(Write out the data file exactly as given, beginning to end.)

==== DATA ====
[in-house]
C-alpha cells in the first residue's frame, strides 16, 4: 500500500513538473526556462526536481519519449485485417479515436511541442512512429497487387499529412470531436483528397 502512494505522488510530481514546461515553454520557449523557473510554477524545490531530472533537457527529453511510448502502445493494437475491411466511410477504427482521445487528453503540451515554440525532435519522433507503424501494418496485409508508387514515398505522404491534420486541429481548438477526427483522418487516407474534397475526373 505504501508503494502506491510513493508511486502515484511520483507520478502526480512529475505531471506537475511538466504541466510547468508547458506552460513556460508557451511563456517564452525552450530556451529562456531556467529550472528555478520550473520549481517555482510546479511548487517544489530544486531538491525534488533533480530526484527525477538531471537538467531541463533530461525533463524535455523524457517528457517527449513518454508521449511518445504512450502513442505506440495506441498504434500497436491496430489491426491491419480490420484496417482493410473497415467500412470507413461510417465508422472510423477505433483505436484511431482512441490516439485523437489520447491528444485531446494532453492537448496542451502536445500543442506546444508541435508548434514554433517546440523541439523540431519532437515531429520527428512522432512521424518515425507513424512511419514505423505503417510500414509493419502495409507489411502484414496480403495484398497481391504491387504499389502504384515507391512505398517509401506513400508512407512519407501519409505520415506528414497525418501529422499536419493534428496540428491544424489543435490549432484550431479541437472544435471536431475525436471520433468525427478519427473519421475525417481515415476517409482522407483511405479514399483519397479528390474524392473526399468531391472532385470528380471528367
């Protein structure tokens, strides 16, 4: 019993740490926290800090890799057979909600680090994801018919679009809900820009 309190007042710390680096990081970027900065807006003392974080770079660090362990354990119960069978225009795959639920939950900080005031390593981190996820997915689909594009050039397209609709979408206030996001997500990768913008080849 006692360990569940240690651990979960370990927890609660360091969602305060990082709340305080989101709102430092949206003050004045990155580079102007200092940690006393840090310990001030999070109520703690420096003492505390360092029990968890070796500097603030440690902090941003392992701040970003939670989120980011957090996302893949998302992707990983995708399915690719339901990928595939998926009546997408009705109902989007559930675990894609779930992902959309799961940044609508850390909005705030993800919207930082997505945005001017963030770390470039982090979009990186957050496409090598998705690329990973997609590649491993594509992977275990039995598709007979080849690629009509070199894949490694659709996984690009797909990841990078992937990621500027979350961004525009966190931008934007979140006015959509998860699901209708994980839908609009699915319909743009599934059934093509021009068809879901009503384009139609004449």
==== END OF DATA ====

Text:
[in-house]
C-alpha cells in the first residue's frame, strides 16, 4: 500500500513538473526556462526536481519519449485485417479515436511541442512512429497487387499529412470531436483528397 502512494505522488510530481514546461515553454520557449523557473510554477524545490531530472533537457527529453511510448502502445493494437475491411466511410477504427482521445487528453503540451515554440525532435519522433507503424501494418496485409508508387514515398505522404491534420486541429481548438477526427483522418487516407474534397475526373 505504501508503494502506491510513493508511486502515484511520483507520478502526480512529475505531471506537475511538466504541466510547468508547458506552460513556460508557451511563456517564452525552450530556451529562456531556467529550472528555478520550473520549481517555482510546479511548487517544489530544486531538491525534488533533480530526484527525477538531471537538467531541463533530461525533463524535455523524457517528457517527449513518454508521449511518445504512450502513442505506440495506441498504434500497436491496430489491426491491419480490420484496417482493410473497415467500412470507413461510417465508422472510423477505433483505436484511431482512441490516439485523437489520447491528444485531446494532453492537448496542451502536445500543442506546444508541435508548434514554433517546440523541439523540431519532437515531429520527428512522432512521424518515425507513424512511419514505423505503417510500414509493419502495409507489411502484414496480403495484398497481391504491387504499389502504384515507391512505398517509401506513400508512407512519407501519409505520415506528414497525418501529422499536419493534428496540428491544424489543435490549432484550431479541437472544435471536431475525436471520433468525427478519427473519421475525417481515415476517409482522407483511405479514399483519397479528390474524392473526399468531391472532385470528380471528367
């Protein structure tokens, strides 16, 4: 019993740490926290800090890799057979909600680090994801018919679009809900820009 309190007042710390680096990081970027900065807006003392974080770079660090362990354990119960069978225009795959639920939950900080005031390593981190996820997915689909594009050039397209609709979408206030996001997500990768913008080849 006692360990569940240690651990979960370990927890609660360091969602305060990082709340305080989101709102430092949206003050004045990155580079102007200092940690006393840090310990001030999070109520703690420096003492505390360092029990968890070796500097603030440690902090941003392992701040970003939670989120980011957090996302893949998302992707990983995708399915690719339901990928595939998926009546997408009705109902989007559930675990894609779930992902959309799961940044609508850390909005705030993800919207930082997505945005001017963030770390470039982090979009990186957050496409090598998705690329990973997609590649491993594509992977275990039995598709007979080849690629009509070199894949490694659709996984690009797909990841990078992937990621500027979350961004525009966190931008934007979140006015959509998860699901209708994980839908609009699915319909743009599934059934093509021009068809879901009503384009139609004449």